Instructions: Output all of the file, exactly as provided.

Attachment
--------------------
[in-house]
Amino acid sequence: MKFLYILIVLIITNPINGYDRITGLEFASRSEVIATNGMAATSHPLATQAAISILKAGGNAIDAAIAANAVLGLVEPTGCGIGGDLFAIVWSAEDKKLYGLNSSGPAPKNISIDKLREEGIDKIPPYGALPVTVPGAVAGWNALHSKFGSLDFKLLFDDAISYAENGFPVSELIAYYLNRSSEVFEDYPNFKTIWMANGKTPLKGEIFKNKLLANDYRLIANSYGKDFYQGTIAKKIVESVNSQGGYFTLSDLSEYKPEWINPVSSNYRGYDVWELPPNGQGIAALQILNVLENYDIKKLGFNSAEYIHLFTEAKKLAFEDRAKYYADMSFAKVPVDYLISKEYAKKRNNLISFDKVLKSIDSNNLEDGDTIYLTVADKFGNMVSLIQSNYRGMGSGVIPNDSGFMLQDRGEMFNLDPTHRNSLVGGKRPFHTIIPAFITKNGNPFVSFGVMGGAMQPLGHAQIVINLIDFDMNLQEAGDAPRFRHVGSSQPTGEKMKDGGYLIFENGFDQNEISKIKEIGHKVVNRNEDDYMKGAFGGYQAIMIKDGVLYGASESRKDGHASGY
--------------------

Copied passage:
[in-house]
Amino acid sequence: MKFLYILIVLIITNPINGYDRITGLEFASRSEVIATNGMAATSHPLATQAAISILKAGGNAIDAAIAANAVLGLVEPTGCGIGGDLFAIVWSAEDKKLYGLNSSGPAPKNISIDKLREEGIDKIPPYGALPVTVPGAVAGWNALHSKFGSLDFKLLFDDAISYAENGFPVSELIAYYLNRSSEVFEDYPNFKTIWMANGKTPLKGEIFKNKLLANDYRLIANSYGKDFYQGTIAKKIVESVNSQGGYFTLSDLSEYKPEWINPVSSNYRGYDVWELPPNGQGIAALQILNVLENYDIKKLGFNSAEYIHLFTEAKKLAFEDRAKYYADMSFAKVPVDYLISKEYAKKRNNLISFDKVLKSIDSNNLEDGDTIYLTVADKFGNMVSLIQSNYRGMGSGVIPNDSGFMLQDRGEMFNLDPTHRNSLVGGKRPFHTIIPAFITKNGNPFVSFGVMGGAMQPLGHAQIVINLIDFDMNLQEAGDAPRFRHVGSSQPTGEKMKDGGYLIFENGFDQNEISKIKEIGHKVVNRNEDDYMKGAFGGYQAIMIKDGVLYGASESRKDGHASGY